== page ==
Great Passage Street was probably ancient highway tracing its origins back to the 12th century, if not earlier. It was close to Great Passage Street that the ancient hamlet of Myton was located. In the 17th and 18th centuries it was merely a track to various properties that had been built there. By the beginning of the 19th century, it was once again an important road. In the second half of the 20th century, it made way for the A63, more precisely the Myongate roundabout, which has now been replaced by the new A63 improvement scheme, due to open in Spring 2025.

Great Passage Street followed the line of the hamlet of Myton from what was then Lyle Street (now Mytongate) [L.9.8 Blashill's Evidences relating to East Hull]

Hull Street

Hull Street was once the economic hub of the Town. Hull Street is now better known today as High Street. Hull Street or High Street appears to be built on land reclaimed from the much wider river. So had you been around before the 1250s this part of Hull was more than likely formed the very edge of the riverbank meaning everything to its east, including Hull's Museum Quarter was in fact river!

Love Lane

Perhaps it acquired its name from young lovers frequenting its stretch - it seems plausible. Love Lane was in the vicinity Kingston Street and ran north to southOriginally it was a lane leading to property in the neighbourhood which then contained a few scattered villas. A part of the old Love Lane now forms part of Cogan Street. 

Love Lane from Thomas Anderson's plan of Hull, 1814

Lyle Street

Lyle Street appears to have been a short-lived name in the history of Hull. Lyle Street is better known today as MytongateLyle Street was named after a Royal Commissioner, Roger de Insula in 1293. Also spelt Lisle, it is the Anglicised name of Roger de Insula. Whilst many of us have been sat in traffic on MytongateMytongate acquired the non-official name of La Belle Tour (a fine walk) when the town beyond its Medieval walls was open space.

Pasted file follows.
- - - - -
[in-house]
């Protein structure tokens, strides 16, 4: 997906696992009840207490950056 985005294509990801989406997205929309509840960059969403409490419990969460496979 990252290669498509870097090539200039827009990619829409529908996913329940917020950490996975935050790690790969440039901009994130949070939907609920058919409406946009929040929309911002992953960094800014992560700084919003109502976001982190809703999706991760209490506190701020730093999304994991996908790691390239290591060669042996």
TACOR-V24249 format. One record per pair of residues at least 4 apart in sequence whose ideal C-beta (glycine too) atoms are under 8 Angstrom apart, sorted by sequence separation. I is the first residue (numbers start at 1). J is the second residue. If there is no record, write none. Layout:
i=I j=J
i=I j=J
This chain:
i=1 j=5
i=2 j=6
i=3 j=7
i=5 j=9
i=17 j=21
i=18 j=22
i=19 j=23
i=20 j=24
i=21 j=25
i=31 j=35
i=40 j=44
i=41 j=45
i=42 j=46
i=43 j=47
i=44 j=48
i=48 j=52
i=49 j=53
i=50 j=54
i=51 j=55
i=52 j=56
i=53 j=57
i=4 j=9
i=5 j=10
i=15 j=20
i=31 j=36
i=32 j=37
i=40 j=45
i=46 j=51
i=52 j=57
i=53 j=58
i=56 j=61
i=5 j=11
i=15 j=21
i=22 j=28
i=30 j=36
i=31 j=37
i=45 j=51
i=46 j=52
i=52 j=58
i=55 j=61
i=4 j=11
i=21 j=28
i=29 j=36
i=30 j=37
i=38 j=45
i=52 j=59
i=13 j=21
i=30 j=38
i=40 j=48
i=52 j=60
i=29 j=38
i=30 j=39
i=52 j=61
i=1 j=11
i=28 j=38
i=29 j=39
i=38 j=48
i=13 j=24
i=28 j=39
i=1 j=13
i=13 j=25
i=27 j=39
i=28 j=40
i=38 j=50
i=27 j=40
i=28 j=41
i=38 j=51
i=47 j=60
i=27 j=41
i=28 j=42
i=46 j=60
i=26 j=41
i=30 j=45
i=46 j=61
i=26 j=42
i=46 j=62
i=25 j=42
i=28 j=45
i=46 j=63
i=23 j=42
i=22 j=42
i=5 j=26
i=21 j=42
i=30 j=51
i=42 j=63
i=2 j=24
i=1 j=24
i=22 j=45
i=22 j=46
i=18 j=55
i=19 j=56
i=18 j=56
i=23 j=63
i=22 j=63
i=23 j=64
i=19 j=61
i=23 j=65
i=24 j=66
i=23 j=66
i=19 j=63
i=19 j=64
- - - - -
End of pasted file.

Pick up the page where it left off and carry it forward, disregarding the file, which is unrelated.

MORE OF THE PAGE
Thanks for reading and keep a look out for part-two.

Neil Chadwick

Librarian/Archivist 

Tuesday 27 February 2024

The Ye Olde White Harte and myth of the Plotting Parlour

The Ye Olde White Harte holds a special place in the fabric of Hull. Situated between Silver Street and Bowlalley Lane, and linked by a passage between the two, the unsuspecting visitor may easily walk past and not give it a second glance. For those who have frequented its premises it is a step back in time to when Hull remained confined to its medieval walls. At the time when no docks existed, ships would have fought for mooring space in the river Hull along the length of High Street waiting to load and unload their goods and cargos. The towns inhabitants of around 6,000 would have lived within the town walls. Beyond the walled town was open country. Many of those born in Hull would have lived, worked, and died in the town, perhaps never venturing far from its walls. For those that did leave, most were employed at sea, sailing to the Baltic, Northern Europe and beyond!